Playing the club was the most exhilarating high she’d ever known, the most alive place she’d ever been. She felt beautiful when she played, desired, powerful, a sorceress casting her musical spell over them. It always clicked just right with Mac and Joe, and they sent it out like magic, their music piercing the darkness and the haze, enchanting the ladies, coy and dressed to the nines; emboldening the men, flirting, bragging, and generous with the liquor. Beneath the heat, the sweat, the perfume, the tobacco; beyond the clinking of glasses, the flashing of teeth, the elated intoxication, was the seductive fever of the music that transcended rules and boundaries and cares of the world.
But her magic only existed in the night, in the clubs. Most nights, after the people emptied out, the musicians would spill onto the streets, heady from the set, the applause, the booze. They would laugh and part ways, the men heading off to the bar, she back to the dull, modest apartment she shared with her girlfriends, a violinist and a teacher.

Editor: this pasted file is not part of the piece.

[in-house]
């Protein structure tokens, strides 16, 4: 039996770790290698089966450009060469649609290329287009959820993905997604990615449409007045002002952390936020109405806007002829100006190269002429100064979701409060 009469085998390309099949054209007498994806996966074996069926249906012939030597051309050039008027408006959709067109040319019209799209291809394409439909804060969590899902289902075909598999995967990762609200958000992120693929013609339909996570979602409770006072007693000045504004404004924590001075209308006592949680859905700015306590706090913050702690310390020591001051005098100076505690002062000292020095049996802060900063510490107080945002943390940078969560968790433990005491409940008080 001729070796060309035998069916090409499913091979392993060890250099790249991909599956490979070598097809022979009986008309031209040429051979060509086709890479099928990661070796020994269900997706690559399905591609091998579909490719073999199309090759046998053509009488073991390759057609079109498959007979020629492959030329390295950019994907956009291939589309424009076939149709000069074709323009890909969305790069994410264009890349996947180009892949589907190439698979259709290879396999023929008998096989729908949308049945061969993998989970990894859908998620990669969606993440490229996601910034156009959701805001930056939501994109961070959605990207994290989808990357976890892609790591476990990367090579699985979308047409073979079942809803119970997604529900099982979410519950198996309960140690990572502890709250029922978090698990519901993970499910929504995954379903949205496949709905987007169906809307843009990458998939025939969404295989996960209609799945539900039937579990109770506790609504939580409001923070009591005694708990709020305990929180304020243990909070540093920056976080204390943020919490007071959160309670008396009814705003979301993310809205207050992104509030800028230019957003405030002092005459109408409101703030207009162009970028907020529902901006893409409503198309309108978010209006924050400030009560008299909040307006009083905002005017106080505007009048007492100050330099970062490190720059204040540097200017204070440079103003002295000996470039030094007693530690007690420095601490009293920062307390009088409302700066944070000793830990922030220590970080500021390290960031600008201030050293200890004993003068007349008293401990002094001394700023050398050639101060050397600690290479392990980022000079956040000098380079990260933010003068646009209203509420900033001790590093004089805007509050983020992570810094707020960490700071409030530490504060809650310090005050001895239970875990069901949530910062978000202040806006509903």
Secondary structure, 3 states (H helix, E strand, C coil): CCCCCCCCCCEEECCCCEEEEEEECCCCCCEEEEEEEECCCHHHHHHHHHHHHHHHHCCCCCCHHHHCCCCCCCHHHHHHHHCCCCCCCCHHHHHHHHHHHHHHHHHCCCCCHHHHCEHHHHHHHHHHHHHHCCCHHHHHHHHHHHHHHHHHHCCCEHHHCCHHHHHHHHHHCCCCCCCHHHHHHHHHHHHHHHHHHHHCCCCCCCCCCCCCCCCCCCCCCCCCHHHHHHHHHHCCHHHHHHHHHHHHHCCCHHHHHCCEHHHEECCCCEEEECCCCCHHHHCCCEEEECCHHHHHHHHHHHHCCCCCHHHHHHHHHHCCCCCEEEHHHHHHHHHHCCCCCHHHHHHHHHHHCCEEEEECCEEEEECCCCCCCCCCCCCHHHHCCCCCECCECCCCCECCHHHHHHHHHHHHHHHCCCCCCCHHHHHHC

On this night, however, she was slow to pack up after a set, and when she emerged, still buzzing, there was Mac, leaning against the lamppost, waiting for her, changing colors under the flickering neon and lamp-glow. She flushed at the sight of him, this lean, tall saxophone player, stunning in his fedora, jacket held carelessly over one shoulder, cigarette dangling so casually from his other hand, saxophone case parked at his feet.
They were a hit for a while. Her and Mac. Her and the trio. But it wasn’t destined to last long. It was a different world inside, where the usual rules didn’t apply. Outside, even in this, the most cosmopolitan of all cities, people looked askance at a single female jazz musician.
It was a good run, and when they broke up, there were no hard feelings. Mac headed for L.A., Joe signed on with their friend Charlie, who became a real star. And when Armand came along soon after, and meant to marry her, not only did she truly love him, but the time was right to quit this fairy tale life and start a real one.
She reached out one frail finger and touched the antique negative, as if she could still feel the pulse of the music through her parchment skin. She was in a new kind of modest apartment now, the last one she expected to live in. Not too many people remembered her, only the die hard fans, the ones that lived it and breathed it like religion, like a purpose. Weren’t you…? Someone occasionally asked.
No, she’d smile. You must have me mixed up with someone else.
She placed the film slowly back in the cardboard box, taking care to fix the lid just so, and resting her palm on it for a moment before putting it away.
Club Carousel is my entry for LitStack Flash Fiction Challenge #4.